Specialty pharmacy: David does the necessary

September 10, 2014

Sometimes you gotta call 'em like you see 'em. For everybody.

David StanleyIt's one of the oldest lazy tricks for jump-starting a piece of writing, and honestly, I was a little embarrassed that I was going to stoop to it.

A deadline was looming, though, and while I wasn't in full-scale writer's block, I did need a little help to get the words flowing.  I wanted to write about specialty drugs, which seem to be the talk of the pharmacy world these days, and I figured the easiest way to get started would be to cut and paste the dictionary definition of “specialty drug.”

Webster's is the resource people usually turn to in situations like this. Funny thing happened, though, when I got into it.

Specialty drugs “will have a profound impact on the practice of pharmacy over the next 10 years,” as an article put it in this very magazine, yet Webster’s didn't seem to have a definition for the term. “They will affect all pharmacy practice settings and accelerate the importance of medication management to ensure the appropriate use of these important therapeutic agents,” the writer went on to say.

“This is huge,” I thought to myself. “I better make sure I get this definition right.” So I went to Chamber's, Oxford, and dictionary.com. Nothing.

I searched for a precise definition on the websites of FDA and of stakeholders that have a lot to say about the issue, and came up empty. (Oddly enough, two of the biggest voices in the debate over just who should be allowed to dispense “specialty drugs” both go by the acronym NCPA: The National Community Pharmacists Association and the National Center for Policy Analysis.)

It looked as if I wouldn't be using my lazy writer's trick after all.

 

Isn’t that special?

Some common terms did keep popping up. “Special storage and handling” was one of them. Maybe I could start there.

I checked out Sovaldi, the breakthrough hepatitis treatment that everyone seems to agree is a “specialty drug.” According to its package insert, it should be stored “at room temperature, below 86 degrees F.” Nothing special about that. It also says that the drug should be dispensed only in its original container - just like the non-specialty Pradaxa that sits on the shelf next to me as I type.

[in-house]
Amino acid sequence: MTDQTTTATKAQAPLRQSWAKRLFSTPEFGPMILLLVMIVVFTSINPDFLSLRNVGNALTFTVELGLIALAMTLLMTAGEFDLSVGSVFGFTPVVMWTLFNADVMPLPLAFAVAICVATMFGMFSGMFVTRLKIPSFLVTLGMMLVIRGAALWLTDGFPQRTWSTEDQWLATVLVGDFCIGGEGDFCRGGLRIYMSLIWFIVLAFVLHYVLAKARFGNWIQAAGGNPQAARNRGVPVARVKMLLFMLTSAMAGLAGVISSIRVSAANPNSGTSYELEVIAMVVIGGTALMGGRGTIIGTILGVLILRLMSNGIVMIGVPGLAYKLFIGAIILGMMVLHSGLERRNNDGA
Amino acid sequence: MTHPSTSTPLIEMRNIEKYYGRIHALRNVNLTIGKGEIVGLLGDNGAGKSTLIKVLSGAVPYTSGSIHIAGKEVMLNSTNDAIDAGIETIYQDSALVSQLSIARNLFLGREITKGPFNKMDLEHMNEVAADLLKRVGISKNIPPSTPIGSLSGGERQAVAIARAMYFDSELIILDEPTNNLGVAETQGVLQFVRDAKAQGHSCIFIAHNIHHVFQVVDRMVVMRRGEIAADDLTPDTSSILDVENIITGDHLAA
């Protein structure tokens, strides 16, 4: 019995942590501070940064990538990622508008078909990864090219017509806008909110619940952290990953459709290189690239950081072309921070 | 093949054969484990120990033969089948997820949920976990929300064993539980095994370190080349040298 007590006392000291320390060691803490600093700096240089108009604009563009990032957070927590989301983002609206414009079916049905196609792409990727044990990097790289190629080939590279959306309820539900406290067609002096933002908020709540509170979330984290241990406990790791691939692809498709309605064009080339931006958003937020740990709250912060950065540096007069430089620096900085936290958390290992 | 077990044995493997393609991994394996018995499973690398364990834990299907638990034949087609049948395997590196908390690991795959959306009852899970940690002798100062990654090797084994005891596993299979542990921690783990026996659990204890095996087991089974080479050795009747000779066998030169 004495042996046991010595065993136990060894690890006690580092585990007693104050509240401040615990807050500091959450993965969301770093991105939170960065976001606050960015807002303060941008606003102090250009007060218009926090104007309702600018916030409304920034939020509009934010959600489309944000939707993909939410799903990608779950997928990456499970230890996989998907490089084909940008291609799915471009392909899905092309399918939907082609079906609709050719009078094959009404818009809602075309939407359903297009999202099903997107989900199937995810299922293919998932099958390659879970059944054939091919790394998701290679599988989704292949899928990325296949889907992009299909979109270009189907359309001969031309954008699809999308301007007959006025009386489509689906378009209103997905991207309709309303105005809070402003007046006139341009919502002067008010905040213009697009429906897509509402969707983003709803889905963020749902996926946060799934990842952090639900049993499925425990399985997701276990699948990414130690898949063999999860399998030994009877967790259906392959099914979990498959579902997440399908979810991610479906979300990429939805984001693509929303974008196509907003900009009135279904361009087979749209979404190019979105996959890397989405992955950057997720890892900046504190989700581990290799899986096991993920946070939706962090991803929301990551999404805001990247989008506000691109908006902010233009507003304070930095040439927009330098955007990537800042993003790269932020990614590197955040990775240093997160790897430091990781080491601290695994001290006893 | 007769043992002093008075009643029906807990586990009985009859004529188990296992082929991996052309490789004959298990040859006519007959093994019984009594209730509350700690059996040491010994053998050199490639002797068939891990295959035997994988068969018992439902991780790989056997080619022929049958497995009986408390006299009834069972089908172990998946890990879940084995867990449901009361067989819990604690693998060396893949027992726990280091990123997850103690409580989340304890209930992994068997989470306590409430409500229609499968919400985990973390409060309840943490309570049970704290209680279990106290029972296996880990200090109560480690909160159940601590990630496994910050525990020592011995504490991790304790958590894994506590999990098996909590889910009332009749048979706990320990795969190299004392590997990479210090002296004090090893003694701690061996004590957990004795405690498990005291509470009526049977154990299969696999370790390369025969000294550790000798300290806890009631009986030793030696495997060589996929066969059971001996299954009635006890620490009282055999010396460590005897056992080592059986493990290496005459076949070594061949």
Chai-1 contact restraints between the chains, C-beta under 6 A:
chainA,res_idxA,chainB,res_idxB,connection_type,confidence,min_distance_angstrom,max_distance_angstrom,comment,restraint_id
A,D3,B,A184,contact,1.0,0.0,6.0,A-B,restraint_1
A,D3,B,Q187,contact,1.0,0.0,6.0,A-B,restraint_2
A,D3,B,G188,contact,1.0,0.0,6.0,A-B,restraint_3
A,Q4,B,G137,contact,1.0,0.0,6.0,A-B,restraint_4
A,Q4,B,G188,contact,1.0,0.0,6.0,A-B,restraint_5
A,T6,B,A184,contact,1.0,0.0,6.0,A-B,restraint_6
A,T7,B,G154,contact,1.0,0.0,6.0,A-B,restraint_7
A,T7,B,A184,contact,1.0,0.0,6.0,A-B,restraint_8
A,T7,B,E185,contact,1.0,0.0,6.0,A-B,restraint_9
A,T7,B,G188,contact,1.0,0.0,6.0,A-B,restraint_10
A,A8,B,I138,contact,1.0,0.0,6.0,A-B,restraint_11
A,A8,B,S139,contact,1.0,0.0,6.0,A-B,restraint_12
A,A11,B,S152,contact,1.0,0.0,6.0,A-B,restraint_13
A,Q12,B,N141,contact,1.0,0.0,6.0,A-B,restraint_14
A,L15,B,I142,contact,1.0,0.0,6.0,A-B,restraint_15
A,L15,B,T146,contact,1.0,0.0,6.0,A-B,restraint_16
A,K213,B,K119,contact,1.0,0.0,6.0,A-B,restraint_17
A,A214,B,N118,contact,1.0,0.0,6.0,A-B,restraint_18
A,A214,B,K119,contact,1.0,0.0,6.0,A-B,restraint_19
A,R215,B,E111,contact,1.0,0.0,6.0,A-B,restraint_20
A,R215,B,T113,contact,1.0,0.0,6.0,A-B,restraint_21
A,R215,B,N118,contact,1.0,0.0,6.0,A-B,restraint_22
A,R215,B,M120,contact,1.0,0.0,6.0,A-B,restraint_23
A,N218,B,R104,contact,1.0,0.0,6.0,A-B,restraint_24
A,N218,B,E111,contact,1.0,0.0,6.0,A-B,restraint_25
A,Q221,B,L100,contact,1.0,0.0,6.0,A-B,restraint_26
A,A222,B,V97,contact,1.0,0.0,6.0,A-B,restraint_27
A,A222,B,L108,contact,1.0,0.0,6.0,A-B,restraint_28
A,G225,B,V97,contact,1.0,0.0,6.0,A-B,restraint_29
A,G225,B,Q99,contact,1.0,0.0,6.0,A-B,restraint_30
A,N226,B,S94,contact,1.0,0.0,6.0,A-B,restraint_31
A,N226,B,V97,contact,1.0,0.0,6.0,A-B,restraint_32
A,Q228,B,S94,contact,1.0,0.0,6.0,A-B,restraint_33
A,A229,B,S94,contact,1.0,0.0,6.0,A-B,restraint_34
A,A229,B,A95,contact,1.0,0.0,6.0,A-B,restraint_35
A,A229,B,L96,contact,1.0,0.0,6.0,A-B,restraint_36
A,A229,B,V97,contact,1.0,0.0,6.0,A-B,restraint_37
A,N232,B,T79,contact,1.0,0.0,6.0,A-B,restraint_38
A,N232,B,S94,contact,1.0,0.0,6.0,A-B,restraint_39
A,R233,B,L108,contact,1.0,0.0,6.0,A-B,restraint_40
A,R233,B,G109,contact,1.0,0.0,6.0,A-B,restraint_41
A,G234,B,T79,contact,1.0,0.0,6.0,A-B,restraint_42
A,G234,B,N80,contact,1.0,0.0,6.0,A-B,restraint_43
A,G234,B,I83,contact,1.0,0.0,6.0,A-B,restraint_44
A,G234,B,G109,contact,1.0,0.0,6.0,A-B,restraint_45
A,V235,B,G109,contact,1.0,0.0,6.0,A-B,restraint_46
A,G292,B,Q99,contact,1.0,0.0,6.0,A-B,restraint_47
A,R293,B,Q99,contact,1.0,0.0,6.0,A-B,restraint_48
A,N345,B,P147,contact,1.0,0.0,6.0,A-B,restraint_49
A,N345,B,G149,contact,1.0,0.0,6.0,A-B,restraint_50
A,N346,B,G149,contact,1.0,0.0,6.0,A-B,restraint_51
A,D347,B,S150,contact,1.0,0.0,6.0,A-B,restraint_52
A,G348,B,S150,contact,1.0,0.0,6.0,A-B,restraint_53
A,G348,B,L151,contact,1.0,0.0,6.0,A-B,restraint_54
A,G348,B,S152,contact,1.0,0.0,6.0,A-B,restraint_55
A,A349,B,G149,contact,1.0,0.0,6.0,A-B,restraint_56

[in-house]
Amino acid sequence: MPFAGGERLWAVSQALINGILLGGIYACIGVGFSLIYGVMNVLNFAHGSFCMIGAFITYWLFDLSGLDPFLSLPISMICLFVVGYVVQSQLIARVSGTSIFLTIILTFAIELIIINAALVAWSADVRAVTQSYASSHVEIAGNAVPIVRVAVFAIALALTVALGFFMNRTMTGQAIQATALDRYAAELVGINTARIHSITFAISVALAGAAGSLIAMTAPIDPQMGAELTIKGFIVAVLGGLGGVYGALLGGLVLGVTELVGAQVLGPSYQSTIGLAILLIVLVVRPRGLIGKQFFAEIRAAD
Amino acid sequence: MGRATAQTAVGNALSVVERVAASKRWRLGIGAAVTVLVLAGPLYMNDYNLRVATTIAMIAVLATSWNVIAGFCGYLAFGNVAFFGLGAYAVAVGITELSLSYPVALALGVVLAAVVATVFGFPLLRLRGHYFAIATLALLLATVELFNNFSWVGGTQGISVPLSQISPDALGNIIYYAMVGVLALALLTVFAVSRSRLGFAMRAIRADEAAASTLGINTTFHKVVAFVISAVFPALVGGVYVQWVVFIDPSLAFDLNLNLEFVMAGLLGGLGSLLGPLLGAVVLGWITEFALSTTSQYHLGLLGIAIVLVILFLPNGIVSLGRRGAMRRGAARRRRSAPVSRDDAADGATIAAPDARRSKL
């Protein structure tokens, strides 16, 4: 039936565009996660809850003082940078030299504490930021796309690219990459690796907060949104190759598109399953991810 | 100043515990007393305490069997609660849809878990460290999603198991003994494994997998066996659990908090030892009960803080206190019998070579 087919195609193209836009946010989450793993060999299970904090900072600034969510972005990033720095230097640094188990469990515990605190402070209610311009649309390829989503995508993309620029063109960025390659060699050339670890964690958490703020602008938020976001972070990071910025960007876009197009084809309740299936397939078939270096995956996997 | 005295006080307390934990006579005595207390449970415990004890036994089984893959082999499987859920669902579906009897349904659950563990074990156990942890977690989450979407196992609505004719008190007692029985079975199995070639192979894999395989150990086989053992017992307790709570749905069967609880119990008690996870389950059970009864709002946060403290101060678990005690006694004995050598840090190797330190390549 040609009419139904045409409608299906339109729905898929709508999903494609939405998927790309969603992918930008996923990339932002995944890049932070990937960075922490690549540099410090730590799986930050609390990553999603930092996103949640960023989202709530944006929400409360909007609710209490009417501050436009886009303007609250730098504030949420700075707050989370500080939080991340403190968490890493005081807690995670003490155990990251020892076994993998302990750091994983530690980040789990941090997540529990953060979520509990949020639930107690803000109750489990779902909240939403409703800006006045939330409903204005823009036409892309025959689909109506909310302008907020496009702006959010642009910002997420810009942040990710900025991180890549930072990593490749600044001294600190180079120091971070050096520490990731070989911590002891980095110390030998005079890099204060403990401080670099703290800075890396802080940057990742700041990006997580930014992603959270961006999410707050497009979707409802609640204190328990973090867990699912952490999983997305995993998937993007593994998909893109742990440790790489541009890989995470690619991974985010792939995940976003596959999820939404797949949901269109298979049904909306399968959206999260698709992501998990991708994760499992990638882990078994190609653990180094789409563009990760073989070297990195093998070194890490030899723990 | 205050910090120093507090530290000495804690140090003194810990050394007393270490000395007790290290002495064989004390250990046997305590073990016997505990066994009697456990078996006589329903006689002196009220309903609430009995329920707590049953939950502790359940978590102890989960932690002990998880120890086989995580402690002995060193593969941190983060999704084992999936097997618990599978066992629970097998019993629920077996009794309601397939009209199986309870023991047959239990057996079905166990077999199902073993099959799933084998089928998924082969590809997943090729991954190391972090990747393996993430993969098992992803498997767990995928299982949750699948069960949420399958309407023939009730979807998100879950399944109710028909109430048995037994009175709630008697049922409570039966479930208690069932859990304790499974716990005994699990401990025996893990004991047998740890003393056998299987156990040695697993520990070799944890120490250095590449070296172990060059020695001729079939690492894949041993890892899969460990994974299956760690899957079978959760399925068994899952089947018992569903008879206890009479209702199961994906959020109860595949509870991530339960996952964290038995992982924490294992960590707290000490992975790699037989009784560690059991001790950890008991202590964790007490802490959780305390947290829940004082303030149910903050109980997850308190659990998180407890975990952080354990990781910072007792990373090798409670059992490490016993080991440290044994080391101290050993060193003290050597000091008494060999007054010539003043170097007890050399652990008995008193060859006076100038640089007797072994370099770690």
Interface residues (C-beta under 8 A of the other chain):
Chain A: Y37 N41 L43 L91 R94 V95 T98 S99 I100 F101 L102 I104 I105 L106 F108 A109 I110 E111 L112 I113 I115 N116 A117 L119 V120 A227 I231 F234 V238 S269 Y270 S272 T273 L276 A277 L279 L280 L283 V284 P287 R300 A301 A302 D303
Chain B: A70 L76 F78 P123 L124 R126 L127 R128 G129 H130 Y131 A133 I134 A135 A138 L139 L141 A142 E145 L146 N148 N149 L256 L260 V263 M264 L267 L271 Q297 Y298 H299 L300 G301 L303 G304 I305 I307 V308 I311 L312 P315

Another common characteristic of “specialty drugs” seems to be their expense, and at $1,000 a pill, Solvaldi certainly qualifies. Not every med that is given “specialty” status is that costly, however. Some run “only” a few thousand dollars for the most common unit-of-use containers. Like the Valcyte and Noxafil I order in and dispense every month, which don't seem to make the “specialty drug” cut.

I thought maybe I should get back to the “special storage and handling” angle. I remember when my employer started carrying the Zostavax shingles vaccine and a special thermometer was installed for the freezer. It was very important that the product not be stored at temperatures above 5 degrees F. To protect the company's investment, this thermometer had an alarm that would go off if it were exposed to something outside the specified temperature range. We also had to log twice a day that we checked the temperature of the freezer to ensure that it was working properly. Surely that made Zostavax one of those “specialty meds.”

Nope. (Or maybe it does, depending on whom you ask.)

My attempt to take a writing shortcut had turned into a lot more work than I expected.

Frustrated, I decided to take the bull by the horns and do the pharmacy world a favor.  I will now put forth what will be the only official definition of the term “specialty drug,”  which I propose shall be the  accepted standard until someone comes up with another.

 

New and only official definition

Specialty drug – (speh/shal/tee.druhg) n. Whatever a drug manufacturer or other pharmacy/medical association says it is. Subject to change at any time. Probably an expensive agent meant to treat disease that may or may not require special handling. Predicted to have a “game-changing” impact on the practice of pharmacy in the United States.

Any improvement on the above definition that we can come up with, before Whatever It Is changes our profession forever, will be very, very, welcome, and not just by lazy writers.